Extra credit: they’re also great for leading into results-based statements.

An example of an accomplishment bullet using action verbs and stand-out phrases could sound like:

  • Turned around $750M budget deficit into a $300K surplus within 1 year by creating infrastructure, optimizing expenses, and cultivating strategic partnerships with 21 hospitals and medical device manufacturers.

When we work with clients we use a C.A.R. formula to help us create memorable bullets.

C — Challenge

A — Action

R — Result

I also often recommend this formula to my LinkedIn connections when they ask for resume writing advice:

(Action verb)(noun)(quantifiable metric or result)(action you took to achieve result)

An example of this formula filled out as a resume bullet would sound something like this:

  • Boosted revenue 64.5% by designing and implementing strategies to cut costs, improve efficiencies, and optimize production of 325 styles and 6.2M SKUs.

Try the formula out in your resume as you work to write about your accomplishments.

33 Swipeable Phrases to Inspire You

I spoke with a senior-level job seeker last week who confided to me how hard it was to assess her own work.

She hesitantly shared, “I struggle to convey my value.”

I get it. Boy, do I get it.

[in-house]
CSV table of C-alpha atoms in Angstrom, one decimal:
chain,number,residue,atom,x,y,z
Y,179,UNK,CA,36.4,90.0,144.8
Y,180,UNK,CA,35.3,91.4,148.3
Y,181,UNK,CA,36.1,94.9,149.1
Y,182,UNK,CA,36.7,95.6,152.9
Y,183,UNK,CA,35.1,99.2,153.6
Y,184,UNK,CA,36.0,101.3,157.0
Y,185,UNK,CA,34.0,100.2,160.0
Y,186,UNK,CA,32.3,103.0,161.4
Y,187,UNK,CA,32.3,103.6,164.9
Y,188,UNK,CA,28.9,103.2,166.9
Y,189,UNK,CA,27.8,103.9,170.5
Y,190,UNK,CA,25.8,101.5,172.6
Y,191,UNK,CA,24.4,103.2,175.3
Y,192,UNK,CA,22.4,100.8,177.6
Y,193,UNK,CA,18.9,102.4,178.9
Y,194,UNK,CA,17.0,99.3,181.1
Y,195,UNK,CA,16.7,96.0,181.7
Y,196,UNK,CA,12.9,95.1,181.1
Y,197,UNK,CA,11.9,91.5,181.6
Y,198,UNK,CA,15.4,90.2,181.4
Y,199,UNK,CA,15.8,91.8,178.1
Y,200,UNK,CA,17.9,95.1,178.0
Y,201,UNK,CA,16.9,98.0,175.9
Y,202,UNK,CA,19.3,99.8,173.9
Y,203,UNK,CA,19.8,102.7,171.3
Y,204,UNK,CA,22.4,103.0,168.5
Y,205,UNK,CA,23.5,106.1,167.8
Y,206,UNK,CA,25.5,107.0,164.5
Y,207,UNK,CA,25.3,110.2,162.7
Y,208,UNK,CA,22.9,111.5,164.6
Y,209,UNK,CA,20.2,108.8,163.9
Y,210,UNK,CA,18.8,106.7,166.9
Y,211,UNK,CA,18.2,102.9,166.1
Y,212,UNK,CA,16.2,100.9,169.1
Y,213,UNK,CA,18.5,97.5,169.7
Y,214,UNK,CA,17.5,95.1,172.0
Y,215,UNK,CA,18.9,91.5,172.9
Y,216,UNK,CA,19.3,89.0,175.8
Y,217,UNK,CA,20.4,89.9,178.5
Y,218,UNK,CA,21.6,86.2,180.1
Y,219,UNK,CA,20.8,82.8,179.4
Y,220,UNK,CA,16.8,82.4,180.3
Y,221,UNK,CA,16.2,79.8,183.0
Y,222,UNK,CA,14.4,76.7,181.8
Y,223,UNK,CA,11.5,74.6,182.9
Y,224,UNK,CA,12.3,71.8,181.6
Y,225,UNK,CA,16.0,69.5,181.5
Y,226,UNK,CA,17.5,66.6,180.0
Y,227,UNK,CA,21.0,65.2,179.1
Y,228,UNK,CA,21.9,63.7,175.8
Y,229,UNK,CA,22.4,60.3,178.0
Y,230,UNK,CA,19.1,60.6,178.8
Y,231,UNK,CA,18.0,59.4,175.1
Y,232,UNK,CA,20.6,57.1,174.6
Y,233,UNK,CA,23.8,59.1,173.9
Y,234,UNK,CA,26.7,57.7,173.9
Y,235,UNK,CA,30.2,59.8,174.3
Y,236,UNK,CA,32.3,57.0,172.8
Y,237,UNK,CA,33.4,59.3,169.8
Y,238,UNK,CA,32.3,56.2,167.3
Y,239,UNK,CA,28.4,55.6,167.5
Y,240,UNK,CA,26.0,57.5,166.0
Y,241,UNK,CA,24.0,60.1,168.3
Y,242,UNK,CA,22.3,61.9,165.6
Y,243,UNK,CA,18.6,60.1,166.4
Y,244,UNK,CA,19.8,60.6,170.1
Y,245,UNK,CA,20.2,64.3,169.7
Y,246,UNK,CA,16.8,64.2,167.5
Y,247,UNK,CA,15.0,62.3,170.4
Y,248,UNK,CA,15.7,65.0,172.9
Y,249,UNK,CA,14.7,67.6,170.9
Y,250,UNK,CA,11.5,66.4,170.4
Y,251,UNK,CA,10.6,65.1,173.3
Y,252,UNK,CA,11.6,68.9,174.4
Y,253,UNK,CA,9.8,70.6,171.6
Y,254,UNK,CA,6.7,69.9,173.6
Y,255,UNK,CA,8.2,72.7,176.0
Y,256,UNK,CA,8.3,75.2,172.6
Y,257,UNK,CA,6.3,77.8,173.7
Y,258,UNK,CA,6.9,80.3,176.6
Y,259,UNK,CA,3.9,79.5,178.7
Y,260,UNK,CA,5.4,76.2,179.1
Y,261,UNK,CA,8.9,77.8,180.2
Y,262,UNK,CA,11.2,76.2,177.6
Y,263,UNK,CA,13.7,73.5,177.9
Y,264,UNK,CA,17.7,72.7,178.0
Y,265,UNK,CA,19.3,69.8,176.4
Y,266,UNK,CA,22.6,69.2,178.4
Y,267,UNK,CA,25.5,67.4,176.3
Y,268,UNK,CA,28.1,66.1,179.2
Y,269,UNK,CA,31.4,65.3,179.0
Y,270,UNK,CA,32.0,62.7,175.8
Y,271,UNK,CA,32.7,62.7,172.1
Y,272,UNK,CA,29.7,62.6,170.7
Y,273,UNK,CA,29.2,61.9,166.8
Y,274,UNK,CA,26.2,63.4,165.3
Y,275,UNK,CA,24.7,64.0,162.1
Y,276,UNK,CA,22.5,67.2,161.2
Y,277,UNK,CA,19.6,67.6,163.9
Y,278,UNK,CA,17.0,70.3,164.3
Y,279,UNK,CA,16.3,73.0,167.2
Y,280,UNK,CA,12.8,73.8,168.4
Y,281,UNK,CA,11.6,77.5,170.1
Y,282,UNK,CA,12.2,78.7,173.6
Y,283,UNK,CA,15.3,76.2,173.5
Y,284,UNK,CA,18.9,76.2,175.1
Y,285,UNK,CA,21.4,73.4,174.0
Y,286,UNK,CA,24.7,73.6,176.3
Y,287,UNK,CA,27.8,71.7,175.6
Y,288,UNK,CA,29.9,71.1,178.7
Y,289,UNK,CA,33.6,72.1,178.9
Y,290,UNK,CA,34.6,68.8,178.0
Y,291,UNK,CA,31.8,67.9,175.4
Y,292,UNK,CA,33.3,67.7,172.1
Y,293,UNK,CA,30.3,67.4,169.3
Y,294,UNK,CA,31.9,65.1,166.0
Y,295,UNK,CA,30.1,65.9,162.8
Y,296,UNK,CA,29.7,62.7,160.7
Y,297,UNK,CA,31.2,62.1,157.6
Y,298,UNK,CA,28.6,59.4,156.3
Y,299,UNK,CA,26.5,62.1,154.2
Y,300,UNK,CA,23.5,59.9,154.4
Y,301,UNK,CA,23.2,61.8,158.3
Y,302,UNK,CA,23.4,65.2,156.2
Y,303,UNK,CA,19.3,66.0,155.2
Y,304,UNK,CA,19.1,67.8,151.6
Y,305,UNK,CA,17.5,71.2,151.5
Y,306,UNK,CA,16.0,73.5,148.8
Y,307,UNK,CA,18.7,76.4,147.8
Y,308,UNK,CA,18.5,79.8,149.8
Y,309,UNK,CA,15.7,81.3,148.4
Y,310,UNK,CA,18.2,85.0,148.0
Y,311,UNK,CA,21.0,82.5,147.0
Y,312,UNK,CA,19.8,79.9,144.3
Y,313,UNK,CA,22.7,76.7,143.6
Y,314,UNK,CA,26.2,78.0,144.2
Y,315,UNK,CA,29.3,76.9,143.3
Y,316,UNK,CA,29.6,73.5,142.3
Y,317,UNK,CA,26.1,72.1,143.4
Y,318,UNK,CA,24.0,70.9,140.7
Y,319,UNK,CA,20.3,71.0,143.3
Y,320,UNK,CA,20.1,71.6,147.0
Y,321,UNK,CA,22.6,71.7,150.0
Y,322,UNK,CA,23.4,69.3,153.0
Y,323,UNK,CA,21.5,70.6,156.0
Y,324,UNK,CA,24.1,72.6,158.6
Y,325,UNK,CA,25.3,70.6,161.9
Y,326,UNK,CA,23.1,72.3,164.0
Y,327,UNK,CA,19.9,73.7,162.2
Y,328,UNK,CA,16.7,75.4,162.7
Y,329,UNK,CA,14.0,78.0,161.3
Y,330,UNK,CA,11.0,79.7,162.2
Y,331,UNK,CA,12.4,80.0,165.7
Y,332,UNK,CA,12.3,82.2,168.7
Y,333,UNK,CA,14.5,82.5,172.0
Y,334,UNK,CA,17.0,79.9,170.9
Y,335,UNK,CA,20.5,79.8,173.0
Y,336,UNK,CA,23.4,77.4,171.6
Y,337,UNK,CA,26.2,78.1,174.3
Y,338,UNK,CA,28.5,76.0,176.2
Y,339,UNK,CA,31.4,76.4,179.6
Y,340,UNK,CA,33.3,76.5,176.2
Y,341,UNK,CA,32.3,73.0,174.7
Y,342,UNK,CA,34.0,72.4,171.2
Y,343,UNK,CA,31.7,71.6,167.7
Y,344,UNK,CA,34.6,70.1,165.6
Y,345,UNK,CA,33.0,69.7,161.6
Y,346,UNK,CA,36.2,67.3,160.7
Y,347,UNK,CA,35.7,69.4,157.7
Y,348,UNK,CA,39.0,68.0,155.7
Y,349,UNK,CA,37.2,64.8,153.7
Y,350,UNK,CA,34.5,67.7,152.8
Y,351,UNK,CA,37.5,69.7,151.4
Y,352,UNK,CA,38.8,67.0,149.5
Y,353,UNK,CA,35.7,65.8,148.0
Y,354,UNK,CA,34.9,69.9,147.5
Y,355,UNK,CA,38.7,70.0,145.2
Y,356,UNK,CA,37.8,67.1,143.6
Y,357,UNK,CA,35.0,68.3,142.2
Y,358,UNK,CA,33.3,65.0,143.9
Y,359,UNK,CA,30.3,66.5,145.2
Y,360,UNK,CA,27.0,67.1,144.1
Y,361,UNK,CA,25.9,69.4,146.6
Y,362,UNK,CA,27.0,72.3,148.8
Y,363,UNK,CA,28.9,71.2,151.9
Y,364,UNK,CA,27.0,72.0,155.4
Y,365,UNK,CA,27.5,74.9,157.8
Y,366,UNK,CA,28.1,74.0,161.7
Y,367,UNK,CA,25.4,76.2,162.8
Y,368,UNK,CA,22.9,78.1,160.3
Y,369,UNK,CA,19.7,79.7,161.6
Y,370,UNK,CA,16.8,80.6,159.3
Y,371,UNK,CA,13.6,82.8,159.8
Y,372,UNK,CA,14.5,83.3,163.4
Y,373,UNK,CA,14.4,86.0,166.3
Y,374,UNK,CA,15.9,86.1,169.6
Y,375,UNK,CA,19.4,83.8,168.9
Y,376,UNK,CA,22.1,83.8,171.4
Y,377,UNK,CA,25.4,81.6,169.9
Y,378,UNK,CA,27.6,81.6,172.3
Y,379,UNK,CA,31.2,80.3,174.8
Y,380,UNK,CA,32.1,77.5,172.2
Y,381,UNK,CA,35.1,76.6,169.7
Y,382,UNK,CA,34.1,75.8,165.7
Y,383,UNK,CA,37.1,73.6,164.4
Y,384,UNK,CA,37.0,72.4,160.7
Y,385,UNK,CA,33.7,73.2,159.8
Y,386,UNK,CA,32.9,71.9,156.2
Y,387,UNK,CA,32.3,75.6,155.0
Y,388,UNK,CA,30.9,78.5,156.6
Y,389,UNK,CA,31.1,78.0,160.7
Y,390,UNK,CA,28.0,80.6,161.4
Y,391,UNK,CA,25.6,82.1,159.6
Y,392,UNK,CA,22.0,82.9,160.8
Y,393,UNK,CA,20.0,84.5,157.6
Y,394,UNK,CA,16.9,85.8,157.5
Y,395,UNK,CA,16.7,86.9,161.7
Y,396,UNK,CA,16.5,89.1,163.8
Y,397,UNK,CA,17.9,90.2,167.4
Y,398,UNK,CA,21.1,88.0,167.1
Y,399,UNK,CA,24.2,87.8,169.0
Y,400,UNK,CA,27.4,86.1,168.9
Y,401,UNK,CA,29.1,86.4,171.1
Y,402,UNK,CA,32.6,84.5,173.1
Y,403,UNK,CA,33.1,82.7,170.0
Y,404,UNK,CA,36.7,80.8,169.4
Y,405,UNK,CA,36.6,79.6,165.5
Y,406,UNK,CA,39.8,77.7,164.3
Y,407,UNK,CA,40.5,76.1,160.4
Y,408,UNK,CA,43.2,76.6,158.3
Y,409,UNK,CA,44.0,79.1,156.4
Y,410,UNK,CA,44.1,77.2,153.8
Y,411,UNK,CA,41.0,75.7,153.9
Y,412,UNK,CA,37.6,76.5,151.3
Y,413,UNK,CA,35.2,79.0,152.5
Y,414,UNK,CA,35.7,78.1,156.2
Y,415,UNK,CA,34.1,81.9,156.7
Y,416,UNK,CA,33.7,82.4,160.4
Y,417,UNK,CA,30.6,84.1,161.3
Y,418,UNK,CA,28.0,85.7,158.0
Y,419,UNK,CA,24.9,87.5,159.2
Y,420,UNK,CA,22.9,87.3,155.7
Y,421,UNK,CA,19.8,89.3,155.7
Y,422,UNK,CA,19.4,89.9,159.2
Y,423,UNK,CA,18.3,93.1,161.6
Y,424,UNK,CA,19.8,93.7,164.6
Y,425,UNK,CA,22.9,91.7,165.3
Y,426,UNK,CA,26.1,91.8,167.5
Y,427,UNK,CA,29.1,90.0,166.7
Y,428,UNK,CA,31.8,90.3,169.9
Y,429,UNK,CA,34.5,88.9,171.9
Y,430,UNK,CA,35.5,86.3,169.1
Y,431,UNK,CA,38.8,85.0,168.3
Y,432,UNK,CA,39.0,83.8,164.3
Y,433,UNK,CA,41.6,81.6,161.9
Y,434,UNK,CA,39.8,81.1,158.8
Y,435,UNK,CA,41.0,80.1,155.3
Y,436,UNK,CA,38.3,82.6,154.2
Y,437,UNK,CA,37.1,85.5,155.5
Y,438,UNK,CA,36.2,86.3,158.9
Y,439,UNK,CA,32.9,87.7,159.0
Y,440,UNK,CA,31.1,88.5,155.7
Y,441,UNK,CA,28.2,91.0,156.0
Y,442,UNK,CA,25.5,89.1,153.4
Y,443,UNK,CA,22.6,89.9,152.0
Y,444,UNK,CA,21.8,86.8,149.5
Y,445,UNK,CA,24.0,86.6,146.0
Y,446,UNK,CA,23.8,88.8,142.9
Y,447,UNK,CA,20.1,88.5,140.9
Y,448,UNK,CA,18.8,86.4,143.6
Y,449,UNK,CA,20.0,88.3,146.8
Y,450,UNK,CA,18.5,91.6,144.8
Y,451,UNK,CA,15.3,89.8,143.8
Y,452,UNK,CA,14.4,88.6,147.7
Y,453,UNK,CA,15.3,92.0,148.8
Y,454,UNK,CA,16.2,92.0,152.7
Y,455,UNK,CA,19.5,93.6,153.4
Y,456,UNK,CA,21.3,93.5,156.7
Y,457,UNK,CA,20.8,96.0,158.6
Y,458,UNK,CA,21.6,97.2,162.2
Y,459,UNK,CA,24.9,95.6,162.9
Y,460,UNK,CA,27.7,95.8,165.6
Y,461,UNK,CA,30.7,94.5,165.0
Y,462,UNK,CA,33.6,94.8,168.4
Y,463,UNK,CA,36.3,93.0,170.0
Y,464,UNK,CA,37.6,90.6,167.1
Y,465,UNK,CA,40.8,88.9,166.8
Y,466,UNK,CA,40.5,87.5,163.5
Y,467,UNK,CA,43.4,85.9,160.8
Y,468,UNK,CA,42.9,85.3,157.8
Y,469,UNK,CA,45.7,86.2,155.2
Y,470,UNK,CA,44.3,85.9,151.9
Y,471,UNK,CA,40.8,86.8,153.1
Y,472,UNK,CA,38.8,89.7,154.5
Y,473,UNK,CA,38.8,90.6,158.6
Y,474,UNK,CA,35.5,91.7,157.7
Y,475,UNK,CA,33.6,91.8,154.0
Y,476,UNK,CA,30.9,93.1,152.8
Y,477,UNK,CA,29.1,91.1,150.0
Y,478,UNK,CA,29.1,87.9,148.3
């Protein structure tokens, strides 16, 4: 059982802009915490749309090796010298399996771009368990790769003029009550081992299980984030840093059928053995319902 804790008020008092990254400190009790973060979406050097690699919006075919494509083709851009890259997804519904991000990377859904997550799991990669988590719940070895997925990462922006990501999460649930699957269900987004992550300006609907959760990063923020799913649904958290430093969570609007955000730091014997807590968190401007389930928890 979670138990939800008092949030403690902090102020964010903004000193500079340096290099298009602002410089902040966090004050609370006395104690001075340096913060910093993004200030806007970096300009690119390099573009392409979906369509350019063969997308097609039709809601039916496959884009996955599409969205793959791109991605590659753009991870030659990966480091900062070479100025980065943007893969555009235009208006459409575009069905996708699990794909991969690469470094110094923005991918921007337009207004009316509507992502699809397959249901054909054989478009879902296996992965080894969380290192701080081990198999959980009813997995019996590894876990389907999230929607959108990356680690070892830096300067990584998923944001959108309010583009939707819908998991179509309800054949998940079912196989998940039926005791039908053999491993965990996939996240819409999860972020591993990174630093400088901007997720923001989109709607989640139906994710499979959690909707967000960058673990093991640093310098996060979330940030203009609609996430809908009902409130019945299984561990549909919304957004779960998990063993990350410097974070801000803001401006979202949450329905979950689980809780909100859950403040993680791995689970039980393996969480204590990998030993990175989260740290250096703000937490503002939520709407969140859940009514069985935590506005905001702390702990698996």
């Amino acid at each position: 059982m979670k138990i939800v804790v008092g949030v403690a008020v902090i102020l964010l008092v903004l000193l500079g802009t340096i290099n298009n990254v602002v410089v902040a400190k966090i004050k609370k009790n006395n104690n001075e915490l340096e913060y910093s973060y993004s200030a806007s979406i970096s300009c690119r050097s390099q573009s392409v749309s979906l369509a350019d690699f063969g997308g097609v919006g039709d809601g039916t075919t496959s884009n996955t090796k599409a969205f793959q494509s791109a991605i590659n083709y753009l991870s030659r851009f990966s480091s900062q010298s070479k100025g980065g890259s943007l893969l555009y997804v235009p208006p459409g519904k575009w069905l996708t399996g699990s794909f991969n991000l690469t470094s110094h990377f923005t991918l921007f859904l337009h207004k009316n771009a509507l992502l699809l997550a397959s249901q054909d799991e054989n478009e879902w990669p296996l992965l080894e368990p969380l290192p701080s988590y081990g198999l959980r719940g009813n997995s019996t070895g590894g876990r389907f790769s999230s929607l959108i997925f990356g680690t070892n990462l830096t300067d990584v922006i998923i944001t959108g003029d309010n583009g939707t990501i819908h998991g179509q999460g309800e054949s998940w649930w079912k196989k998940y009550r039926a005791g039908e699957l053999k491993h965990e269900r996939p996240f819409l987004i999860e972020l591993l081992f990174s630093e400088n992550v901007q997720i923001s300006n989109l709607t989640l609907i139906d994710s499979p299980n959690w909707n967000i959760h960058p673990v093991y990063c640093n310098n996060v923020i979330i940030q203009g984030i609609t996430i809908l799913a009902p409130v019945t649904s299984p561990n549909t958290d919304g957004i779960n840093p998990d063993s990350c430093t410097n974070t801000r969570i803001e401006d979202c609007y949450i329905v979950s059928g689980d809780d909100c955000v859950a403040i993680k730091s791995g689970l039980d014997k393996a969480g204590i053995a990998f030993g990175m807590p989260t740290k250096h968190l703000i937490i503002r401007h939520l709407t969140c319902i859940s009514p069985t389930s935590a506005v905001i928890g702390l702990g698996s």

Most of us struggle to explain our value. We know we’re talented and competent, but conveying that on a resume suddenly induces all kinds of writer’s block and analysis paralysis.

If you want to reflect what you’ve accomplished and point out your value to employers, try using a few of these proven resume phrases:

The key is not to throw all of them into your resume. You want to use these sparingly so that they’ll have maximum impact.

Read through the list and choose 2–3 that reflect you most accurately.

Include one in your career summary and another in your “notable accomplishments” section in the top third of your resume.

These 33 phrases are high-impact and sure to grab attention–but only if you choose ones that accurately reflect YOU and your personal brand.

Employers will be looking for evidence that you possess these qualities as they read through the remainder of your resume.

That’s where the formula comes in that I shared with you earlier in the article. Use that formula to create bullets that prove you possess these qualities and characteristics.

If you need more inspiration for resume power words, I wrote this article with 178 words and phrases that you can incorporate into your resume.

You might also like this “how-to” for using action verbs or this one on resume keywords.

Phew… we’ve covered a lot in a short time.